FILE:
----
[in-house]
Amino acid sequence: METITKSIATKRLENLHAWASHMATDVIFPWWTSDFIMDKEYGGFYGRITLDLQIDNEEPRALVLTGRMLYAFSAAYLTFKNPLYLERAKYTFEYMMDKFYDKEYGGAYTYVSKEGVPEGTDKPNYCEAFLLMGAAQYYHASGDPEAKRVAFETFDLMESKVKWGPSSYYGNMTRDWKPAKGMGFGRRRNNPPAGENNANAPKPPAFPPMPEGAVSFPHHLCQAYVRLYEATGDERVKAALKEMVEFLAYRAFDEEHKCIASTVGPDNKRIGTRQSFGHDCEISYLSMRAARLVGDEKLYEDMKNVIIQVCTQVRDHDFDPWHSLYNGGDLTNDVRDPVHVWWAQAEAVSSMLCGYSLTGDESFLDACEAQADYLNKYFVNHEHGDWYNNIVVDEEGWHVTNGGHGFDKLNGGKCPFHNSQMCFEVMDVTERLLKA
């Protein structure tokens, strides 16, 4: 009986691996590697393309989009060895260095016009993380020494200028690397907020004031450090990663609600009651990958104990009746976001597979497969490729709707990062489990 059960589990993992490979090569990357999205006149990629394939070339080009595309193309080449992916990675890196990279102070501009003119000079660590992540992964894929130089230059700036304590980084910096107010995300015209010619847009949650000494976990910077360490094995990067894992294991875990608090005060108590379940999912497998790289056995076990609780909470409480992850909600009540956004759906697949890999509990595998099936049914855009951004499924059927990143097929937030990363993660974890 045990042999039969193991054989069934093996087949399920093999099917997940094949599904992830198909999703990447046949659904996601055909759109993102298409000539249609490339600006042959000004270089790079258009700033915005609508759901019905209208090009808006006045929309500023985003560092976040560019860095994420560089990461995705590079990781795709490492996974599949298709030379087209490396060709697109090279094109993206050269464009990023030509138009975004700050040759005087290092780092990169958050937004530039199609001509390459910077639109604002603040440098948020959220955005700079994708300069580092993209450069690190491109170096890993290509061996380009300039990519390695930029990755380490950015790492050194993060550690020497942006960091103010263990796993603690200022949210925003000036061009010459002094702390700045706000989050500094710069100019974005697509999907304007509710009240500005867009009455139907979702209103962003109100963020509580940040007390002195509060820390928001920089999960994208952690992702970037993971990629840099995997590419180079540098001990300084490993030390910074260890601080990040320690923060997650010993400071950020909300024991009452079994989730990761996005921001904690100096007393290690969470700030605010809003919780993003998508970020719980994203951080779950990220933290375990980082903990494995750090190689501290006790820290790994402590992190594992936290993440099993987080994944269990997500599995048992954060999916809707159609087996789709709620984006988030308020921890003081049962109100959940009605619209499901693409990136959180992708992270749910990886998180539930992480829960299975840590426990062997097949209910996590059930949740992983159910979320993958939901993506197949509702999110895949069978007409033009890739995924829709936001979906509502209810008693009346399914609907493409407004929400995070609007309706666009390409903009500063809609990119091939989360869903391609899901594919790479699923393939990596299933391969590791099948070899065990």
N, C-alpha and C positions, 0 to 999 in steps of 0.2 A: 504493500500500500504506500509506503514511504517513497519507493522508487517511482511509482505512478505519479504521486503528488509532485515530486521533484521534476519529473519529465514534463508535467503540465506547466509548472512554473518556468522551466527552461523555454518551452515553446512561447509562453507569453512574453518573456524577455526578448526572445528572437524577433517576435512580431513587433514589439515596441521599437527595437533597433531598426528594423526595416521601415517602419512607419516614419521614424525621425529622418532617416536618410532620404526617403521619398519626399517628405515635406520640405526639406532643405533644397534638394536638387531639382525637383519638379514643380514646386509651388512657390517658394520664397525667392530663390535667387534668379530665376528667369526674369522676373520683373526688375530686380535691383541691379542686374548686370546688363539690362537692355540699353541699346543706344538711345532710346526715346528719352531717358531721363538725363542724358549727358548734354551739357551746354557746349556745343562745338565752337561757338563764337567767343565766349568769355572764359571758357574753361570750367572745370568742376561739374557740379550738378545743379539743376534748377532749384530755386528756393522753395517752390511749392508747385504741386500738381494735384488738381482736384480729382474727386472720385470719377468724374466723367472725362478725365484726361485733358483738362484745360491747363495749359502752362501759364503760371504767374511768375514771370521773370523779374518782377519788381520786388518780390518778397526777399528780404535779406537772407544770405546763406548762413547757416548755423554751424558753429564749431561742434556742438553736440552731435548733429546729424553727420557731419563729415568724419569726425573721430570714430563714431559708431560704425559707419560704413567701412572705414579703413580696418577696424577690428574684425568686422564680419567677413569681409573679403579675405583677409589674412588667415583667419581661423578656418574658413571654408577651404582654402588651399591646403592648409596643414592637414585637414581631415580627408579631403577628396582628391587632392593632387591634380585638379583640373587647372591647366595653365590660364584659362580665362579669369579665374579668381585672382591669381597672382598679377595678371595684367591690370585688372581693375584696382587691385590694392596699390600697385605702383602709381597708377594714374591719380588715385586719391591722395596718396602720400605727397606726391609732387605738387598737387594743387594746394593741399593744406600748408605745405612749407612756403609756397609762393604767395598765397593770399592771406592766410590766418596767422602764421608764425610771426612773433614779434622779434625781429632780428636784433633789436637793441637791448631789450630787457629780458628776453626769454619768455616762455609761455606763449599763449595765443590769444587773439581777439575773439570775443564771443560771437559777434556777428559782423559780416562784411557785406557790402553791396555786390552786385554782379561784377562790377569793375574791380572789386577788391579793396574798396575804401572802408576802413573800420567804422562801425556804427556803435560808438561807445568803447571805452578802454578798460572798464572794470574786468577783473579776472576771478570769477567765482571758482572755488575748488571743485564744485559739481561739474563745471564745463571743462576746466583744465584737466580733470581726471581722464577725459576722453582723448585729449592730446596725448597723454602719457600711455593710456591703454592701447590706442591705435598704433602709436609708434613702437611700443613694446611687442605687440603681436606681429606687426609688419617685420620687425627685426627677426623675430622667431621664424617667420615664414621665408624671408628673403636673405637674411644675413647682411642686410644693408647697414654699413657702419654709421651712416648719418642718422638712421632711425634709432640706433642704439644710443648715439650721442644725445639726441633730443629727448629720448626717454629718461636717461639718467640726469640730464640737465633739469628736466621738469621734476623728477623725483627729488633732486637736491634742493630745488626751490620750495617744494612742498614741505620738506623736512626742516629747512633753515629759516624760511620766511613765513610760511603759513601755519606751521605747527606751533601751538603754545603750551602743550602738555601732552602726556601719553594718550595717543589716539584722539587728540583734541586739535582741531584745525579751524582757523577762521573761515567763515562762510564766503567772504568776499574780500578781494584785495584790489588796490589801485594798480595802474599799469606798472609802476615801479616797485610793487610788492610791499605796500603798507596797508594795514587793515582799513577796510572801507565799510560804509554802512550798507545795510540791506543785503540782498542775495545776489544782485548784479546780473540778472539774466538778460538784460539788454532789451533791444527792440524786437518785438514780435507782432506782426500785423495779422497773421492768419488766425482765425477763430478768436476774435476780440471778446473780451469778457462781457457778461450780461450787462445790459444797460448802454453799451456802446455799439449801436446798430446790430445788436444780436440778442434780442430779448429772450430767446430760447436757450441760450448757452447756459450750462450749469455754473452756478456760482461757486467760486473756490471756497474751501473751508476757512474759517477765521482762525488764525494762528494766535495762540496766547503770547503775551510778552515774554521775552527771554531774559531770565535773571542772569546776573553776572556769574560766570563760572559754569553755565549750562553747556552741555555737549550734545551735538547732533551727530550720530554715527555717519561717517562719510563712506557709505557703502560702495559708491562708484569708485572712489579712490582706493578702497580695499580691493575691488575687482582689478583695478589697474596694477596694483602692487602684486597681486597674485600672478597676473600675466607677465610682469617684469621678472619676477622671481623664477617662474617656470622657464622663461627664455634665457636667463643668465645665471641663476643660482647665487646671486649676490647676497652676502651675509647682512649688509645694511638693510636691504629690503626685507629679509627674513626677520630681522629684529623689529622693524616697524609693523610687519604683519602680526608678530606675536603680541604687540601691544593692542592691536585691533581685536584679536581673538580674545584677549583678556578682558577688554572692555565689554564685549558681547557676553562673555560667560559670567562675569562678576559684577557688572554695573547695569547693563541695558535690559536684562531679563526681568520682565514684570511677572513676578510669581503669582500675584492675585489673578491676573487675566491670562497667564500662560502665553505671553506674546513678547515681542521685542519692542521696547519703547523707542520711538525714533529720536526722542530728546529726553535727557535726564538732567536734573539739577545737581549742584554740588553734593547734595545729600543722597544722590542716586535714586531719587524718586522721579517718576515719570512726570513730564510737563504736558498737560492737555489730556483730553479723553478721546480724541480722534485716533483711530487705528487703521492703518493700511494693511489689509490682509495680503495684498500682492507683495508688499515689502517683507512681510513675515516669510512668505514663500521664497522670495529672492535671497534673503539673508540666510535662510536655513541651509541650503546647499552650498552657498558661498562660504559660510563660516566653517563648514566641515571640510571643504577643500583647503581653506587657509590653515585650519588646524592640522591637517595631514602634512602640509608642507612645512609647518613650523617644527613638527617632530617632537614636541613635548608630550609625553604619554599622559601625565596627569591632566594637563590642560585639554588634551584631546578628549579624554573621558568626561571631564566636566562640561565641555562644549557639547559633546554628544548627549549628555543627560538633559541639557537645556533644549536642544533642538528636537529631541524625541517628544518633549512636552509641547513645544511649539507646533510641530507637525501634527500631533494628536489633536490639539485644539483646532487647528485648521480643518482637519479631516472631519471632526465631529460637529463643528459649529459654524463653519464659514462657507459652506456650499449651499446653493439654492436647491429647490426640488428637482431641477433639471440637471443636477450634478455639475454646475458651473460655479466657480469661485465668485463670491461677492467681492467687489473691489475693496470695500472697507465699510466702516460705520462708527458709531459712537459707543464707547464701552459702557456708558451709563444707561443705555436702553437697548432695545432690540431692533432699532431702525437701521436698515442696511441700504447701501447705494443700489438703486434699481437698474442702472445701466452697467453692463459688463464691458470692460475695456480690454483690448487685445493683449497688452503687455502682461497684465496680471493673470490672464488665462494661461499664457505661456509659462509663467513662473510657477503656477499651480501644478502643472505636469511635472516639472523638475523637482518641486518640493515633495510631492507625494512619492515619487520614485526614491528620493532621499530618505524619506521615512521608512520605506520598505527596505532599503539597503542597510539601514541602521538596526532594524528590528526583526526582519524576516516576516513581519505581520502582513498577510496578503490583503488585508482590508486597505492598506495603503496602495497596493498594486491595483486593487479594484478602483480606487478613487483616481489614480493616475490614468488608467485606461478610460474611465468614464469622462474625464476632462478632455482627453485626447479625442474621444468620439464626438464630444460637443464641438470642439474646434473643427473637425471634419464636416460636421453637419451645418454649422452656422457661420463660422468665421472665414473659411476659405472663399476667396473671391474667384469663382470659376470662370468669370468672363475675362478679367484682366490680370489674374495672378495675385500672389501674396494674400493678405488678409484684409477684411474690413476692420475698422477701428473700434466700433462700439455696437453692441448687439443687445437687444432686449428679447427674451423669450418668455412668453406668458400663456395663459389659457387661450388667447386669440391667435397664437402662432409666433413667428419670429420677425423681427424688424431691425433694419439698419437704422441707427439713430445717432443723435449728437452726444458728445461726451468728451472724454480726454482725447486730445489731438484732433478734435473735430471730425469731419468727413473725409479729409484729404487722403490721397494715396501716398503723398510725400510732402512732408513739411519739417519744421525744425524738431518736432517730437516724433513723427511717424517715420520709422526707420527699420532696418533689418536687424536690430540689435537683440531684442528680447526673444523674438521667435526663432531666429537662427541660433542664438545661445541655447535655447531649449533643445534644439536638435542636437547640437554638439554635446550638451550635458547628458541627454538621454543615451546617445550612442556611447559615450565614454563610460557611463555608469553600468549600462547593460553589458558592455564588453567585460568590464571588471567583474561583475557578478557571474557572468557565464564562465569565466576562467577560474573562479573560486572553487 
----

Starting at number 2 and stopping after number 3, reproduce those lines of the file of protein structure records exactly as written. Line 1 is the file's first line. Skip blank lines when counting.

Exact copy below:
Amino acid sequence: METITKSIATKRLENLHAWASHMATDVIFPWWTSDFIMDKEYGGFYGRITLDLQIDNEEPRALVLTGRMLYAFSAAYLTFKNPLYLERAKYTFEYMMDKFYDKEYGGAYTYVSKEGVPEGTDKPNYCEAFLLMGAAQYYHASGDPEAKRVAFETFDLMESKVKWGPSSYYGNMTRDWKPAKGMGFGRRRNNPPAGENNANAPKPPAFPPMPEGAVSFPHHLCQAYVRLYEATGDERVKAALKEMVEFLAYRAFDEEHKCIASTVGPDNKRIGTRQSFGHDCEISYLSMRAARLVGDEKLYEDMKNVIIQVCTQVRDHDFDPWHSLYNGGDLTNDVRDPVHVWWAQAEAVSSMLCGYSLTGDESFLDACEAQADYLNKYFVNHEHGDWYNNIVVDEEGWHVTNGGHGFDKLNGGKCPFHNSQMCFEVMDVTERLLKA
């Protein structure tokens, strides 16, 4: 009986691996590697393309989009060895260095016009993380020494200028690397907020004031450090990663609600009651990958104990009746976001597979497969490729709707990062489990 059960589990993992490979090569990357999205006149990629394939070339080009595309193309080449992916990675890196990279102070501009003119000079660590992540992964894929130089230059700036304590980084910096107010995300015209010619847009949650000494976990910077360490094995990067894992294991875990608090005060108590379940999912497998790289056995076990609780909470409480992850909600009540956004759906697949890999509990595998099936049914855009951004499924059927990143097929937030990363993660974890 045990042999039969193991054989069934093996087949399920093999099917997940094949599904992830198909999703990447046949659904996601055909759109993102298409000539249609490339600006042959000004270089790079258009700033915005609508759901019905209208090009808006006045929309500023985003560092976040560019860095994420560089990461995705590079990781795709490492996974599949298709030379087209490396060709697109090279094109993206050269464009990023030509138009975004700050040759005087290092780092990169958050937004530039199609001509390459910077639109604002603040440098948020959220955005700079994708300069580092993209450069690190491109170096890993290509061996380009300039990519390695930029990755380490950015790492050194993060550690020497942006960091103010263990796993603690200022949210925003000036061009010459002094702390700045706000989050500094710069100019974005697509999907304007509710009240500005867009009455139907979702209103962003109100963020509580940040007390002195509060820390928001920089999960994208952690992702970037993971990629840099995997590419180079540098001990300084490993030390910074260890601080990040320690923060997650010993400071950020909300024991009452079994989730990761996005921001904690100096007393290690969470700030605010809003919780993003998508970020719980994203951080779950990220933290375990980082903990494995750090190689501290006790820290790994402590992190594992936290993440099993987080994944269990997500599995048992954060999916809707159609087996789709709620984006988030308020921890003081049962109100959940009605619209499901693409990136959180992708992270749910990886998180539930992480829960299975840590426990062997097949209910996590059930949740992983159910979320993958939901993506197949509702999110895949069978007409033009890739995924829709936001979906509502209810008693009346399914609907493409407004929400995070609007309706666009390409903009500063809609990119091939989360869903391609899901594919790479699923393939990596299933391969590791099948070899065990």